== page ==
As a board member, I'm going to ask for detail when I see jumps of more than 1% in any category: justify why I am approving an increase. UofL has a budget workshop once a year before the final vote. Maybe, the problem is that the board for a $1.4 billion operation is basically working pro bono. I have the experience; I have the knowledge; I'm up for the challenge.
5. The school board recently voted to approve a budget that held property taxes flat. Do you support that decision, or would you have voted to decrease or increase property taxes? Depending on your decision, what would you propose to cut, or what would you propose to spend the addition money on?
I would have voted against the teacher pay raise, AND the tax increase.
I've worked directly on a multi-million dollar budget, a 9 figure budget. Don't believe me: ask anyone that works in the pubic sector, or in a budget office at a university: you do NOT fund perpetual salary increases using one time cash! The current board authorized salary increases for teachers this year from a one-time cash reserve, because they wanted JCTA's support and didn't want to raise taxes in an election year. Those that voted for it received JCTA's endorsement. Those that voted against it did not. Don't you find that interesting? JCPS pays for McKim's salary and health/welfare. That's around $110K a year (estimate). That savings by JCTA goes directly into their Better Schools Kentucky PAC. Over an eight year period, that's almost $900k in tax money used to cover a legitimate union officer salary. That allows JCTA to then use that cost savings for political purposes, often to re-elect board members.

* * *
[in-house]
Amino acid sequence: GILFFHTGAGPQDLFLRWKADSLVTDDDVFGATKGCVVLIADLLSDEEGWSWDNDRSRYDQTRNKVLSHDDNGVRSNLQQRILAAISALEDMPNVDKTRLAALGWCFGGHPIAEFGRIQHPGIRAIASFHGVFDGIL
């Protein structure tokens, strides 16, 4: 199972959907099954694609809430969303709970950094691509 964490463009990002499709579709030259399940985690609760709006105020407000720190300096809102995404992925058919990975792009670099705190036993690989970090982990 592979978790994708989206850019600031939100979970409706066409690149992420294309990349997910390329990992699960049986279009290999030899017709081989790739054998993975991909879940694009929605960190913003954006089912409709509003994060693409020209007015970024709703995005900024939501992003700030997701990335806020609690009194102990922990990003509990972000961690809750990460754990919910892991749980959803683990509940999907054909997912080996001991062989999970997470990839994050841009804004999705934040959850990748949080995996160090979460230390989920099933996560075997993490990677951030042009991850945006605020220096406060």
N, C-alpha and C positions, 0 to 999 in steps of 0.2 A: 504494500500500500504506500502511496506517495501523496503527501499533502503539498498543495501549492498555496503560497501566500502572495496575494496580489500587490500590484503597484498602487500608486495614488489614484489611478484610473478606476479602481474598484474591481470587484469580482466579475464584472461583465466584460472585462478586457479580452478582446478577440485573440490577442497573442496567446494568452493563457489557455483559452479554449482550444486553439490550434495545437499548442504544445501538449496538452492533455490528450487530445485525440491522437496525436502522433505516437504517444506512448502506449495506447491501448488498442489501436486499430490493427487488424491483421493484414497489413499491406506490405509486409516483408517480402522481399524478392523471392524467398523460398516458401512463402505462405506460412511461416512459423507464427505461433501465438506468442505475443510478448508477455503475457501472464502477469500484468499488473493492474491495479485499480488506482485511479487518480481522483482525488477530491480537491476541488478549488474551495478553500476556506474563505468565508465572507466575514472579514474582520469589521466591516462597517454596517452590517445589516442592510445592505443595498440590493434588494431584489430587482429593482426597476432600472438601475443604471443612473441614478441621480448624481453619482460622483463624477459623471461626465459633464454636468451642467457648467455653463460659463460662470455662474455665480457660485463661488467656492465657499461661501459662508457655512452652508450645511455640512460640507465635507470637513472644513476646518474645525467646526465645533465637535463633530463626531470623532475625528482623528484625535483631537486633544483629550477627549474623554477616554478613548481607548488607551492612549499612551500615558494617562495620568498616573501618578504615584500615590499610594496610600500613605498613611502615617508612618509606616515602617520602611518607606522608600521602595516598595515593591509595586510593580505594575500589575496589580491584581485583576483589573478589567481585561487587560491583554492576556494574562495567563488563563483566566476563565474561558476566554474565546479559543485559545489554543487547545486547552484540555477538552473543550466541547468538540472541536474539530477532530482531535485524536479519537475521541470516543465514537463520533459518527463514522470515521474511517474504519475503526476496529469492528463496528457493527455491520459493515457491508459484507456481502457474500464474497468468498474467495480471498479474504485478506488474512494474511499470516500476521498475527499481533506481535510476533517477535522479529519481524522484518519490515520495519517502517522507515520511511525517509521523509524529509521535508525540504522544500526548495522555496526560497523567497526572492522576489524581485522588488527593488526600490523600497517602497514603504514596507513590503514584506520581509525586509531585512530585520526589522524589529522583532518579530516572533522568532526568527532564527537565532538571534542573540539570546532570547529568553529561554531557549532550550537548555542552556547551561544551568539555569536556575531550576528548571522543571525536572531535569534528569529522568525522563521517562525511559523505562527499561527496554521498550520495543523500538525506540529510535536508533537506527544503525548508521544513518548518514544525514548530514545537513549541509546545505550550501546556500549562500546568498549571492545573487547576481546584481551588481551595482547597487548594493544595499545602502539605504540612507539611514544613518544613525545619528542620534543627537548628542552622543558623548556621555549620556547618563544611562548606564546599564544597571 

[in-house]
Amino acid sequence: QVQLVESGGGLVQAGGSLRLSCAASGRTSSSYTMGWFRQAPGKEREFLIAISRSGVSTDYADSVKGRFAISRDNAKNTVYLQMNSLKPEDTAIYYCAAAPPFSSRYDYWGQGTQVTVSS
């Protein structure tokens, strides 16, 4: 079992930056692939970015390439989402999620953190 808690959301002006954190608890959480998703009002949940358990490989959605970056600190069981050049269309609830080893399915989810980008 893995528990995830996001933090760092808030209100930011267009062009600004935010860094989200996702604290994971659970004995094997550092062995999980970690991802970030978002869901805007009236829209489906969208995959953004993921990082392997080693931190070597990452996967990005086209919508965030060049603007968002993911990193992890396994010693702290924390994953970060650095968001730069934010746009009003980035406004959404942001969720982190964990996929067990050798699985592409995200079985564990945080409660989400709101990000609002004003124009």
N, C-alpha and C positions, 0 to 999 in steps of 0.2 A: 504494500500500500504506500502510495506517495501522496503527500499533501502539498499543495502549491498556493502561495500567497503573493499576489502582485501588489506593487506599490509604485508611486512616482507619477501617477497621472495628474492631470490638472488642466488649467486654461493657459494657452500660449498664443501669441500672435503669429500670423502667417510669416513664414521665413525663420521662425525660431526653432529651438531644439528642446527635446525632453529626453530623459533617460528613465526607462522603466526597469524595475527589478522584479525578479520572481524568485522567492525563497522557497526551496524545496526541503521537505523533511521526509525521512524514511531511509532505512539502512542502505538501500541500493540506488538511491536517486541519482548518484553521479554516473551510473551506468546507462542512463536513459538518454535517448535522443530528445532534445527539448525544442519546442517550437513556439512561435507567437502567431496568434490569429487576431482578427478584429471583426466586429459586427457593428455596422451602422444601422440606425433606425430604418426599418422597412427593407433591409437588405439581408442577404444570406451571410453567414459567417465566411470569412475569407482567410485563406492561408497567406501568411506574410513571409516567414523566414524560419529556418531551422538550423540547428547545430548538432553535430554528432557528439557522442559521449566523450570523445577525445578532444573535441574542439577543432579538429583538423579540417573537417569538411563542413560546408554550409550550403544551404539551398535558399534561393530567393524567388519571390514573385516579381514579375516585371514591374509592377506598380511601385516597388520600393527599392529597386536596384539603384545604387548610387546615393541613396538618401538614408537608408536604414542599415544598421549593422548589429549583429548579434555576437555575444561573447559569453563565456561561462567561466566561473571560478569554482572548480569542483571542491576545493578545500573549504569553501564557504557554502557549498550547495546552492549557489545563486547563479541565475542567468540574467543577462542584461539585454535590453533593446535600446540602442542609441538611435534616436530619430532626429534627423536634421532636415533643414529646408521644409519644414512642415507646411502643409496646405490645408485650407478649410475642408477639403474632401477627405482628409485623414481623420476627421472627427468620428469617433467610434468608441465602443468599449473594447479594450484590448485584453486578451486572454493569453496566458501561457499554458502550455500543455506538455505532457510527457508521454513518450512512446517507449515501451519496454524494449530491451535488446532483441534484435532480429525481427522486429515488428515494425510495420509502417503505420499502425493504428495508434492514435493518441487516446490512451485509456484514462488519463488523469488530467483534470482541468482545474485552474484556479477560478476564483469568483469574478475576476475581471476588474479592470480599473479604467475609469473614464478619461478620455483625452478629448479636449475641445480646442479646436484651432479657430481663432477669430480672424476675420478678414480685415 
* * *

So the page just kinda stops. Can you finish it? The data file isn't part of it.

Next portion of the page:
I hear at every meeting "we spend too much money on busing kids."
Parents do not send their kids TO magnet schools; parents send their kids AWAY from failing neighborhood schools.
For the record, I am not for going back exclusively to the old fashioned school boundary system. I would not support a return to the days of "black" and "white" schools, ever, no matter what, unconditionally. I am against that as a matter of principle, and am confident that it would not survive a legal challenge. I want to reduce bus rides by making all schools attractive to parents; that would greatly reduce the demand to bus children across town, but I do not want to take that option away. I support schools that reflect the diversity of our community, as I feel that introducing and supporting diversity is part of making our children college and career ready. To do otherwise would be harmful to every student, in one way or another, and would then harm the community as a whole. I feel that we must proceed and succeed, as one community, together.